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What Is the Difference Between Washing Soda and Soda Ash?

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  • Written By: Mandi Rogier
  • Edited By: W. Everett
  • Last Modified Date: 14 November 2014
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Washing soda and soda ash are two different names for the same substance. Both are terms used to refer to sodium carbonate, or Na2CO3. Other names for this substance include soda crystals and sal soda.

Sodium carbonate occurs naturally in the ashes of many plants. It is often found in the mineral deposits left behind from seasonal lakes. Seaweed ashes are one of the most common sources of natural sodium carbonate. It is likely from this association that it earned the moniker “soda ash.”

In addition to its natural form, soda ash can also be created through chemical processes. The Solvay process is the most prevalent. In this process, the heating of calcium carbonate combined with sodium chloride and ammonia produces sodium bicarbonate, which can in turn be heated to produce sodium carbonate.

Hou’s process is another way to create soda ash or washing soda. This process is very similar to the Solvay process. The final steps differ in that ammonia, carbon dioxide, and salt are added to the ammonium chloride solution. When cooled, this combination generates sodium carbonate.

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Washing soda or soda ash appears as a fine white powder, which dissolves in water. It can be purchased commercially and used for common household purposes. Sodium carbonate is also used in many industrial processes. This substance acts as an alkaline agent for chemical and industrial uses. It is used in glass making and paper production. It can even be used in cooking in lieu of sodium hydroxide. Sodium carbonate is even used to make Ramen noodle flavoring.

The term washing soda has been applied to sodium carbonate due to its myriad purposes as a household cleaning agent. It is present in many washing detergents and can be used on its own for a variety of cleaning jobs. As a basic, multi-purpose cleaner, it can be used on nearly any surface with the exclusion of aluminum and fiberglass, which can be scratched by washing soda.

To experience the full range of washing soda’s usefulness, try adding it to a load of wash to supplement your detergent. Difficult stains from oil, grease, coffee, tea, ink, and blood can often be removed from clothing and other fabrics with this substance. Attack grease stains on pots and pans or kitchen surfaces with washing soda as well.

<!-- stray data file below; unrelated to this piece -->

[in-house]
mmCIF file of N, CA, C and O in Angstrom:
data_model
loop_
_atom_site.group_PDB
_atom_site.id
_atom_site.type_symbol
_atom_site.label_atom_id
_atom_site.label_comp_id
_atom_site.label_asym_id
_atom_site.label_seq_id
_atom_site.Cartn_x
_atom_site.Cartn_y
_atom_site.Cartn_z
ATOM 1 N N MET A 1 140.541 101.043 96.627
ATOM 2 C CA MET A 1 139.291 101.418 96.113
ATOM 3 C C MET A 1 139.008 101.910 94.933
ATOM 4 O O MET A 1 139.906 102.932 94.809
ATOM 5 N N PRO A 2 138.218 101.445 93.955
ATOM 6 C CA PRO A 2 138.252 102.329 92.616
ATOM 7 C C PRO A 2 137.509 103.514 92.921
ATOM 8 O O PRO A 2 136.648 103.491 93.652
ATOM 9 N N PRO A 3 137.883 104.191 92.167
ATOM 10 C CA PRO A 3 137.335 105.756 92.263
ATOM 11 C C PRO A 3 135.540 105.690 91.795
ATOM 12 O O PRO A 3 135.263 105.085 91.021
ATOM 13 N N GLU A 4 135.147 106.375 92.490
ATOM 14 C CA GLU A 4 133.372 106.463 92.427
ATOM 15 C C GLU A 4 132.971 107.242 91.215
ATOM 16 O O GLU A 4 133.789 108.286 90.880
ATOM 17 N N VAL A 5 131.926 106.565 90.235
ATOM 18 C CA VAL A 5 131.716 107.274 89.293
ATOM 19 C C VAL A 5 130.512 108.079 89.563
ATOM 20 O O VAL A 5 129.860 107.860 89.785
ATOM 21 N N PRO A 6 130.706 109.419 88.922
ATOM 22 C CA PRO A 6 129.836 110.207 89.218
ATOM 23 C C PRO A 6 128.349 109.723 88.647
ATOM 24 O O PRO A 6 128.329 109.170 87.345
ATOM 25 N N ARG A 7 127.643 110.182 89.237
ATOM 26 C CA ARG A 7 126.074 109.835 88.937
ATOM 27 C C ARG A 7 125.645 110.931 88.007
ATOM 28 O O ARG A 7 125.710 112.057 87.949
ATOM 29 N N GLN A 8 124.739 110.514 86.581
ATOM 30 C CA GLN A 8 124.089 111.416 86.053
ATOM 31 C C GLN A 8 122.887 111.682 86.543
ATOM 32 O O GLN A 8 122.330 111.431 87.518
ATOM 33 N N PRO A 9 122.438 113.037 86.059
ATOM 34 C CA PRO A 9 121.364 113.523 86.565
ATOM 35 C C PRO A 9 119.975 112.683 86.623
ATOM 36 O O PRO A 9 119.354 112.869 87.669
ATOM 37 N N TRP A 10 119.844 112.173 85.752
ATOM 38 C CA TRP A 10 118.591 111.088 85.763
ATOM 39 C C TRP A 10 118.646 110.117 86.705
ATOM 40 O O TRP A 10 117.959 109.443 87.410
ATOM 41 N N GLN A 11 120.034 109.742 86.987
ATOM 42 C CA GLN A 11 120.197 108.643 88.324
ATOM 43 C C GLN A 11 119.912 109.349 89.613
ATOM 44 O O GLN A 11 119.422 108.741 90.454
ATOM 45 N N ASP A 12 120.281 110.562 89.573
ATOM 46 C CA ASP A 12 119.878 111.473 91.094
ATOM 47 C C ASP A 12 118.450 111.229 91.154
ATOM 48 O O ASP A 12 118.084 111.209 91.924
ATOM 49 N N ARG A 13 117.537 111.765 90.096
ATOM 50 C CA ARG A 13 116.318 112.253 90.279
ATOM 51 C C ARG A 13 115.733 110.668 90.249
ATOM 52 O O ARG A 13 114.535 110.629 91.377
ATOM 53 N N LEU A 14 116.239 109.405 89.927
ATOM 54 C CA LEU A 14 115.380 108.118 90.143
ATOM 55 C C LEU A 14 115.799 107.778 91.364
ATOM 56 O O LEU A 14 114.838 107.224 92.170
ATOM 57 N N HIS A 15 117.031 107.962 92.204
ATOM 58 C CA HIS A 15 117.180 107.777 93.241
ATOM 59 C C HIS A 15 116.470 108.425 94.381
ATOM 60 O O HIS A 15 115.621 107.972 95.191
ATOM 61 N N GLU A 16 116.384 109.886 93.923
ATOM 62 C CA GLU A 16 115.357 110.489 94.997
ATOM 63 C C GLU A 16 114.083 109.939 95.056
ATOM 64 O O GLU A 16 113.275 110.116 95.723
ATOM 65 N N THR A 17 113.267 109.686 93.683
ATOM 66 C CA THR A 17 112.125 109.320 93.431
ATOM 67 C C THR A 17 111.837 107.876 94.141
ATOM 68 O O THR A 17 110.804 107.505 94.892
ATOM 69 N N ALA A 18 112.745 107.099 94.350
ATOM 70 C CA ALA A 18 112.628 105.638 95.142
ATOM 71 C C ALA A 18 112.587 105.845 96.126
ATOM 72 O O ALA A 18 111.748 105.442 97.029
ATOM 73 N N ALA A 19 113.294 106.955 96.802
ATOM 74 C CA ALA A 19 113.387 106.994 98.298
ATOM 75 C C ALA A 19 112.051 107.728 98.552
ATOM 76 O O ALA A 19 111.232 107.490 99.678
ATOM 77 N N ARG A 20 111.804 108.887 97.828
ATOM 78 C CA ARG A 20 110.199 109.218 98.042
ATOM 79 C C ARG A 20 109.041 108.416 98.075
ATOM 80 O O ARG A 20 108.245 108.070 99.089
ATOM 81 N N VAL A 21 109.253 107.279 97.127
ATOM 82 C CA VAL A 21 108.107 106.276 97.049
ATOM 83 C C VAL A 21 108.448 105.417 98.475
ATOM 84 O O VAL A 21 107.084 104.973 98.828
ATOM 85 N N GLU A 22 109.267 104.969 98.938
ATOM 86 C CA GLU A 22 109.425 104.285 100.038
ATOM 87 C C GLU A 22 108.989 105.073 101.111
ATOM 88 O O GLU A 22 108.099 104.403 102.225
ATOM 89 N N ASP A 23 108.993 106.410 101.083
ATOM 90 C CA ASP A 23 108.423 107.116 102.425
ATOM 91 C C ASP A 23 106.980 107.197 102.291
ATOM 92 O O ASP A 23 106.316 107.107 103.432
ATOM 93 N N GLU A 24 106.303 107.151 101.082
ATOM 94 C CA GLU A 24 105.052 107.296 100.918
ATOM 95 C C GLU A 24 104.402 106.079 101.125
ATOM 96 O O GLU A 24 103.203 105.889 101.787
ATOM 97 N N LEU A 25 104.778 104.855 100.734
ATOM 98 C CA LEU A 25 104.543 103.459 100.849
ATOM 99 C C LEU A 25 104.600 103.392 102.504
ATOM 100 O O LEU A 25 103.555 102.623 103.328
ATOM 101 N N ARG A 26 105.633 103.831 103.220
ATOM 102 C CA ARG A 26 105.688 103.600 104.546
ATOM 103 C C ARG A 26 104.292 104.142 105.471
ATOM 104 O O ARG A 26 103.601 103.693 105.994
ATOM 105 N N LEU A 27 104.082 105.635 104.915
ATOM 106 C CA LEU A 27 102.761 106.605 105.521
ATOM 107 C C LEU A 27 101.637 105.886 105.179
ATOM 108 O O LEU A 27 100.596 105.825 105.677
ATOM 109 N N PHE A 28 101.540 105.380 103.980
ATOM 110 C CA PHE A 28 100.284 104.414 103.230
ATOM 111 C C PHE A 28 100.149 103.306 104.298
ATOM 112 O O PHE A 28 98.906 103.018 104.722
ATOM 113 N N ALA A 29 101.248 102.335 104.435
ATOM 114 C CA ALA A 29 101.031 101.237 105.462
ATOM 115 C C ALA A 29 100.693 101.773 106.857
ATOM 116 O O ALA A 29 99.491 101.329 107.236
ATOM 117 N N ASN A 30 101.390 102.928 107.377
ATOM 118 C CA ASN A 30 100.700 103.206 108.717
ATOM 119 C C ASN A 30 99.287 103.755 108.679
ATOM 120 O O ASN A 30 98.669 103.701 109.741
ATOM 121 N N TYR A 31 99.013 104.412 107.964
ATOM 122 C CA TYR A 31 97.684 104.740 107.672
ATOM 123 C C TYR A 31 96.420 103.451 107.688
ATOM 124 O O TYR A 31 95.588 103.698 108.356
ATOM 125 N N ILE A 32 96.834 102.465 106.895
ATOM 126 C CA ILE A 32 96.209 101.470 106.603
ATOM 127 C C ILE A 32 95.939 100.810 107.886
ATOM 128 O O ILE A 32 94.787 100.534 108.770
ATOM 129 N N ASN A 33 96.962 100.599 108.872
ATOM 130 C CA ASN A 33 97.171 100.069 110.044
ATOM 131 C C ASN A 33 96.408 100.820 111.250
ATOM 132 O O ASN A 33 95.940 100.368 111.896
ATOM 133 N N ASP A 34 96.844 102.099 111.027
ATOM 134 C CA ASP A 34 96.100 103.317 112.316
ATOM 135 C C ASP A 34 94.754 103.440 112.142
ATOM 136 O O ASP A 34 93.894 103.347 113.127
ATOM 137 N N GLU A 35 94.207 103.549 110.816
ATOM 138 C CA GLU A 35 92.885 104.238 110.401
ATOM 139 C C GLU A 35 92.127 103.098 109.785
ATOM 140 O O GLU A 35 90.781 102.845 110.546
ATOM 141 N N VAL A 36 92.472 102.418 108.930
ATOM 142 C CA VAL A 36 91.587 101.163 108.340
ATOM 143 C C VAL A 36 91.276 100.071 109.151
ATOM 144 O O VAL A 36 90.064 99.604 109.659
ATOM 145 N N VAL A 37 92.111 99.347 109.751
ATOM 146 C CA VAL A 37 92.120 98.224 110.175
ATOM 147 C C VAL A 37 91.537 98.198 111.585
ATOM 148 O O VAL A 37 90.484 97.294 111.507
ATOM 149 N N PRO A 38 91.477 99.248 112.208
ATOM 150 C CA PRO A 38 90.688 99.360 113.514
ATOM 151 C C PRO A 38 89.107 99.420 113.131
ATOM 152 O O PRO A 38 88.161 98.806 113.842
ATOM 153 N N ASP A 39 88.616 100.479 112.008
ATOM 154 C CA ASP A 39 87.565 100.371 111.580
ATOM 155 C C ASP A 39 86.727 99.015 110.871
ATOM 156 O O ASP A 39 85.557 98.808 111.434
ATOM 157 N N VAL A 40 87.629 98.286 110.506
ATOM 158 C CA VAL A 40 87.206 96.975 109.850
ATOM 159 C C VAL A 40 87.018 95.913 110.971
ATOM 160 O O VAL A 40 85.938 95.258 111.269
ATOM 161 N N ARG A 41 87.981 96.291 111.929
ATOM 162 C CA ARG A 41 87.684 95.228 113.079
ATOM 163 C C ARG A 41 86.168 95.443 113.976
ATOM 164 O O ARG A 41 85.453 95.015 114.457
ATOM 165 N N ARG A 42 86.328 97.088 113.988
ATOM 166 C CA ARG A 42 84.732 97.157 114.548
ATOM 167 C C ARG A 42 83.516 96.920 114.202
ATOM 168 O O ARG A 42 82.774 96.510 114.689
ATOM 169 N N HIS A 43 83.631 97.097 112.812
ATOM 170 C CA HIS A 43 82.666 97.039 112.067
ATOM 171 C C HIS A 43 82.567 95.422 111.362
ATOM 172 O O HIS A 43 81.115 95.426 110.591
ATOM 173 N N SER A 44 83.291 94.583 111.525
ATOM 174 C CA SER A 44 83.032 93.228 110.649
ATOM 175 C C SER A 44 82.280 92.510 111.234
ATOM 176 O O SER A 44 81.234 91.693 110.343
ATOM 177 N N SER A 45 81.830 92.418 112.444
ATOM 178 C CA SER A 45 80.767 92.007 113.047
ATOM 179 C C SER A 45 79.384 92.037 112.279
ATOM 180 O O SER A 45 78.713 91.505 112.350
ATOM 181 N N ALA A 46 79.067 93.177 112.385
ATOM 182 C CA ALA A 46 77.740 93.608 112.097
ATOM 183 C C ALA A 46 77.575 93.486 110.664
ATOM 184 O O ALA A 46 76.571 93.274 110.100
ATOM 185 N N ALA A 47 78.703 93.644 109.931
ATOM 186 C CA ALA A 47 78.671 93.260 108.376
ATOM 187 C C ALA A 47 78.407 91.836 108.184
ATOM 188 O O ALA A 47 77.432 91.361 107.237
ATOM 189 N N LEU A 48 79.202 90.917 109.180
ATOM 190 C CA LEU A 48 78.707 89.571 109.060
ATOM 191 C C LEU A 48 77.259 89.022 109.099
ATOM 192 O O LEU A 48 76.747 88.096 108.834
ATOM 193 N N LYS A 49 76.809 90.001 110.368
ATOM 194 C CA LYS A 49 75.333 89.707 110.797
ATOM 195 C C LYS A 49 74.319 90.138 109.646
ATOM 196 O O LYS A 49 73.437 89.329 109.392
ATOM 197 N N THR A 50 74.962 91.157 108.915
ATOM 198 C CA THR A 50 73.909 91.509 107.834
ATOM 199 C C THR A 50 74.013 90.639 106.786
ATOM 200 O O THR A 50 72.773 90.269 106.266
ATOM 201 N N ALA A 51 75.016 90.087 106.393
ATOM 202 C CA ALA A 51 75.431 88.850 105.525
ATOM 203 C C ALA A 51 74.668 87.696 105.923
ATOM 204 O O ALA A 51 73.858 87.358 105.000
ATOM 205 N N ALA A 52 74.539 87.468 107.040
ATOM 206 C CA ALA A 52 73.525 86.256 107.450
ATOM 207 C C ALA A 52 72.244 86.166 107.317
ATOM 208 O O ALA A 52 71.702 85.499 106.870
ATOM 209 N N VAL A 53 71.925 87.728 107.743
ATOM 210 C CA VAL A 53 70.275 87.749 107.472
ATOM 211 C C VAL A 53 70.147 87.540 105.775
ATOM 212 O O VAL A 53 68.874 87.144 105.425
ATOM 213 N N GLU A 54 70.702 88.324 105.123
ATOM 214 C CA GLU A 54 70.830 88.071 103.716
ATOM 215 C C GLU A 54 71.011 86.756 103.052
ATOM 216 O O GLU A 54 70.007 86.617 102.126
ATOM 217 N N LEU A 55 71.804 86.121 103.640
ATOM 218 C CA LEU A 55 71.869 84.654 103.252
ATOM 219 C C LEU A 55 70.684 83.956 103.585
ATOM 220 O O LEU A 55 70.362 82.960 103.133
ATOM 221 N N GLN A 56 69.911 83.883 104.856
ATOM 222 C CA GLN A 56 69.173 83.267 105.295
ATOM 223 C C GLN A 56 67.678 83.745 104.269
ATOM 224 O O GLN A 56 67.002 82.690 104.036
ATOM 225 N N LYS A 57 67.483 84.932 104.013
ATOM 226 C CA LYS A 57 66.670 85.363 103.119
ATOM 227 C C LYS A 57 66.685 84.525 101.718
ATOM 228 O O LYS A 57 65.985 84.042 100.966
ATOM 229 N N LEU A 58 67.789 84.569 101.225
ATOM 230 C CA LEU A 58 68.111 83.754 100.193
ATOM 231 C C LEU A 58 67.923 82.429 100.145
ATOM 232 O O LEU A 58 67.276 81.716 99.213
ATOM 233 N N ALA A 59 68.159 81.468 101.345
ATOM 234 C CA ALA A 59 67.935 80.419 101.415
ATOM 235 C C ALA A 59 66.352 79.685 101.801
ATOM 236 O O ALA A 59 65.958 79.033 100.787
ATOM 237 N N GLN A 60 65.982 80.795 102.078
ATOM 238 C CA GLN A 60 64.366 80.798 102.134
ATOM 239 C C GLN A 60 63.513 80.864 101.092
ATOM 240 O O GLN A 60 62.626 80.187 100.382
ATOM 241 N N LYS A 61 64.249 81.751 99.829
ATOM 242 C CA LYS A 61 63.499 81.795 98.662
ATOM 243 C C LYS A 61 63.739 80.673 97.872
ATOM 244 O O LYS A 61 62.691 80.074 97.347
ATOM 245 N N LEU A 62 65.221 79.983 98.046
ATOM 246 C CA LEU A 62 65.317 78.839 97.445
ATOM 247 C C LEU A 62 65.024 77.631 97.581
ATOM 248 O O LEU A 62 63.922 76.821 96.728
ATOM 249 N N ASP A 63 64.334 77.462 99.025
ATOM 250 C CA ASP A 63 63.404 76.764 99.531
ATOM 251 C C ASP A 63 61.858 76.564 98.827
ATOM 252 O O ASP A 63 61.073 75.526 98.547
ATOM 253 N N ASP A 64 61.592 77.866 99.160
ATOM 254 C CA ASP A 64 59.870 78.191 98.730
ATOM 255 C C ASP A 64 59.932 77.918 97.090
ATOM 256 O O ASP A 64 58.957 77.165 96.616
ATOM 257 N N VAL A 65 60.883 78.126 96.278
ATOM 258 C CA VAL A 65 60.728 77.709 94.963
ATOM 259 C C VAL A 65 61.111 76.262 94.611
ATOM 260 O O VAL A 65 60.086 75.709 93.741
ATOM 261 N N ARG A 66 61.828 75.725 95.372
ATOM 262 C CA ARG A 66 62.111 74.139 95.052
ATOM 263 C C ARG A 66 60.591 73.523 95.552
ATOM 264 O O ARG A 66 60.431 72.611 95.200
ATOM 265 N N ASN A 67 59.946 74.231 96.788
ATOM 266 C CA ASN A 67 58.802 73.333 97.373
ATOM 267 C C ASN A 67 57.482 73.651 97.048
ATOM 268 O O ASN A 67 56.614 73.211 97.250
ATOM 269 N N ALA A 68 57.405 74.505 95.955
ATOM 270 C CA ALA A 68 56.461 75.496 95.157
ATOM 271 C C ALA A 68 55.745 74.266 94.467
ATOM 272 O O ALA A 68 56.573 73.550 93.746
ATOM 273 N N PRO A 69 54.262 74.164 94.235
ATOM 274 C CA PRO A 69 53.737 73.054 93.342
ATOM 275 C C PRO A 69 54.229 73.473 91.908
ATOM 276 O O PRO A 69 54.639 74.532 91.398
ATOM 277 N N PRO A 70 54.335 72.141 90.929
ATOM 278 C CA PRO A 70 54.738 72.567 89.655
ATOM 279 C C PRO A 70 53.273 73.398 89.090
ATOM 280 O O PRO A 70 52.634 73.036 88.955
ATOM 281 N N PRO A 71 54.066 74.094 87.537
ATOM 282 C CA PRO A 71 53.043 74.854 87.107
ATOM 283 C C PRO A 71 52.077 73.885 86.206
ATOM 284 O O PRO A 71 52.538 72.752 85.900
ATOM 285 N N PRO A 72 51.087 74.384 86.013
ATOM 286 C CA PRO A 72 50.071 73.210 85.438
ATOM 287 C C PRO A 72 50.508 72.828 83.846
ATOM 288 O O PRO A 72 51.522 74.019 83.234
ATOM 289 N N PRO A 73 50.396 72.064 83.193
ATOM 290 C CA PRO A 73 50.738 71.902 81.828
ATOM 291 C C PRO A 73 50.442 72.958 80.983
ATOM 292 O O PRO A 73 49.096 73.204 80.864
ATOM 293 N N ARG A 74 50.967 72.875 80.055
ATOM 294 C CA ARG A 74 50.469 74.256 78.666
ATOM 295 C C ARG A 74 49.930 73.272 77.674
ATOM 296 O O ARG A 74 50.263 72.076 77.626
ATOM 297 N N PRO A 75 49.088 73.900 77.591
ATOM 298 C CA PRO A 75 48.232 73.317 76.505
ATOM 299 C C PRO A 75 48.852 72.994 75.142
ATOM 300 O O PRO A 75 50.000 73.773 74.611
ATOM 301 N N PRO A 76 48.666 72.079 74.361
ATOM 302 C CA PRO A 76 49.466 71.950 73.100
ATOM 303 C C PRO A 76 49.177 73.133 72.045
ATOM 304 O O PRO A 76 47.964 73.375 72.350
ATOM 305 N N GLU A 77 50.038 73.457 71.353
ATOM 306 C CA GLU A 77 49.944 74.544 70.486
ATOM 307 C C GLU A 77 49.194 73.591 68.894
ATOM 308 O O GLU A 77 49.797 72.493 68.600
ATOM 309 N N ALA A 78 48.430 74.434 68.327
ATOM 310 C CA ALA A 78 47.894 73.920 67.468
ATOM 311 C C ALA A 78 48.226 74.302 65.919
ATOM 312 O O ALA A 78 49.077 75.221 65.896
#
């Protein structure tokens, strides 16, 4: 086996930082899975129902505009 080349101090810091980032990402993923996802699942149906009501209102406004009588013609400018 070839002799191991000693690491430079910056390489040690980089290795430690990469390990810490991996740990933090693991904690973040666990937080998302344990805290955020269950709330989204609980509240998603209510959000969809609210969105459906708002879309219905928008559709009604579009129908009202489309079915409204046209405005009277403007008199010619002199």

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PelesTears
Post 4

The article mentioned the Solvay process used to create soda ash from table salt or plant ashes. While it may be possible to extract sodium carbonate from salt, coal ash, and other industrial sources, these techniques are less economical.

There are many naturally occurring sources of sodium carbonate that can be refined through the Solvay process, or elements of the Solvay process, to extract sodium carbonate. Using naturally occurring sources is cheaper than separating sodium carbonate from other manufactured sources (salt), or from toxic and radioactive materials (coal ash).

Soda carbonate containing minerals that miners dredge from alkaline lakes are very easy to extract, and the source is renewable.

ValleyFiah
Post 3

@ GlassAxe- Soda-lime glass accounts for the majority of glass produced. Sodium carbonate is used in glass production to lower the melting point of silica, making the production process less energy intensive.

Sodium carbonate does have a flaw in glass production. Sodium carbonate makes glass water soluble, causing it to deteriorate slowly in water.

This brings me to why it the industry calls some glass soda-lime glass. To overcome the water solubility of pure sodium carbonate glass, manufacturers add calcium oxide from limestone.

Manufacturers also add other chemicals to change further the properties of soda-lime glass.

Pyrex and heat resistant glass has added boron, lanthanum oxide is used to make glass for lenses, iron is used in the glass for movie projector lenses, and cerium oxide is used for those expensive sunglasses that block UVA and UVB rays.

GlassAxe
Post 2

As the article stated, Soda ash has many industrial uses. Industry uses soda ash in the production of glass for automobiles and commercial buildings, Petroleum refining, and water treatment. Soda ash is also the main ingredient in powdered laundry detergent.

Because of these industrial uses soda ash mining is more than a half billion dollar a year industry in the United States. This may not seem like much, but sodium bicarbonate counts for about two or three percent of all non-fuel mining resources. Sodium carbonate is one of the top chemicals produced in this country.

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